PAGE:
It is also within the scope of the invention that any one or more of the coating, jacketing, sealing, working, heating and activating steps described herein may be performed to the intermediate structure, either in addition to or instead of one or more of these steps being performed to the near (net) final shape article. As an illustrative, non-exclusive example, an intermediate structure 16, such as may be used as a firearm projectile, may be sealed and/or coated prior to undergoing the reforming process described herein. After reforming, either or both of the sealing and/or coating steps may be repeated. However, it is also within the scope of the invention that either or both of these steps be performed only once (such as to either of the intermediate or (near) net final shape structures), or not at all.
Some compositions of matter may be substantially more workable when adequately heated. In particular, those compositions of matter 16 that include an epoxy component have proven to be more easily reshaped when heated. In tests, heating compositions having an epoxy component has decreased the pressure required to effectively shape and reshape the compositions. Temperatures in the range of approximately 150°-450° F. may be used when warm reforming, with temperatures of approximately 325°-350° F. proving to be effective in many tested circumstances. Warm reforming at approximately 3,000-20,000 psi can achieve the same results as cold reforming at approximately 25,000-50,000 psi. At 325°-350° F. the epoxy component of composition of matter 16 is liquefied. After the composition of matter has been reshaped, it may be allowed to cool, which allows the epoxy component to harden. As described above, a hardened epoxy may improve the strength characteristics of a resulting structure.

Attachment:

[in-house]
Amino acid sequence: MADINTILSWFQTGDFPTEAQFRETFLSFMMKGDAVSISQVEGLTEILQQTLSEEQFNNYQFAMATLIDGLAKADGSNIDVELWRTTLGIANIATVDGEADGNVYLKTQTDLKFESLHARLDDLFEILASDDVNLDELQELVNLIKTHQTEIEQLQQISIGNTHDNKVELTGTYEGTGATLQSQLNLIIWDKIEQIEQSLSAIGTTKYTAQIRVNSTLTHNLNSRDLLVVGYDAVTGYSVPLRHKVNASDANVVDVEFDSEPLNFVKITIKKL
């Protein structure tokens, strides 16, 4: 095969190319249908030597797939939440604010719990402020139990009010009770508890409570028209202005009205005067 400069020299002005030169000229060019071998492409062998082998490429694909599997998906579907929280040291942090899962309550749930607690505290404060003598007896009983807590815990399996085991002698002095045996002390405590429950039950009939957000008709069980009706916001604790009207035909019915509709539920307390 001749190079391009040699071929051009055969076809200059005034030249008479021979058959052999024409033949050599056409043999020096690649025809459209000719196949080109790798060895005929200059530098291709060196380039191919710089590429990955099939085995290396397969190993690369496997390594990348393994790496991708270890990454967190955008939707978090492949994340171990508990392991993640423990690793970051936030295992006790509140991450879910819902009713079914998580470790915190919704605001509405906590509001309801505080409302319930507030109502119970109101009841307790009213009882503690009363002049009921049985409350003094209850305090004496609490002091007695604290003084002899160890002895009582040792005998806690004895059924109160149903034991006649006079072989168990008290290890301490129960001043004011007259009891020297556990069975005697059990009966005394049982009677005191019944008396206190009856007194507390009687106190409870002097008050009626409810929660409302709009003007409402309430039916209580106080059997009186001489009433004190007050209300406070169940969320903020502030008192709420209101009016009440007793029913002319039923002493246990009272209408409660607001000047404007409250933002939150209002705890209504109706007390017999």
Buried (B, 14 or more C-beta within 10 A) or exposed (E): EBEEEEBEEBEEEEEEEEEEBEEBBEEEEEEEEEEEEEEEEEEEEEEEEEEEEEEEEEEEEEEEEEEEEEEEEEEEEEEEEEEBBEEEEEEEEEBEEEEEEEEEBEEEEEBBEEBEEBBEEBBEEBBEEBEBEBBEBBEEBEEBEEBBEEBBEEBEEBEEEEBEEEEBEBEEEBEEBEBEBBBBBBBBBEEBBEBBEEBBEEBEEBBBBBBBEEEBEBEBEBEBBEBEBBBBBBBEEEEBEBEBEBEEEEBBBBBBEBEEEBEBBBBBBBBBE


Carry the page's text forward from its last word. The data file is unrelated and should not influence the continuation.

The ability to reshape at lower pressures when using elevated temperatures is advantageous. For example, complicated articles can be reshaped from simple intermediate structures, such as right cylinders, which can be cold compressed at relatively high pressures with relatively more robust tooling. Because the tooling for reshaping does not have to be as robust, it can be constructed from less expensive materials, such as tool steel or aluminum. The improved workability provided by warm reforming also provides the ability to form complicated shapes that may otherwise be impossible or commercially impracticable. Because reshaping may be effected at pressures even lower than those required for swaging lead alloys at room temperature, which is the standard practice for the ammunition industry, tools originally designed to work lead may be used to warm reform tungsten-containing intermediate structures.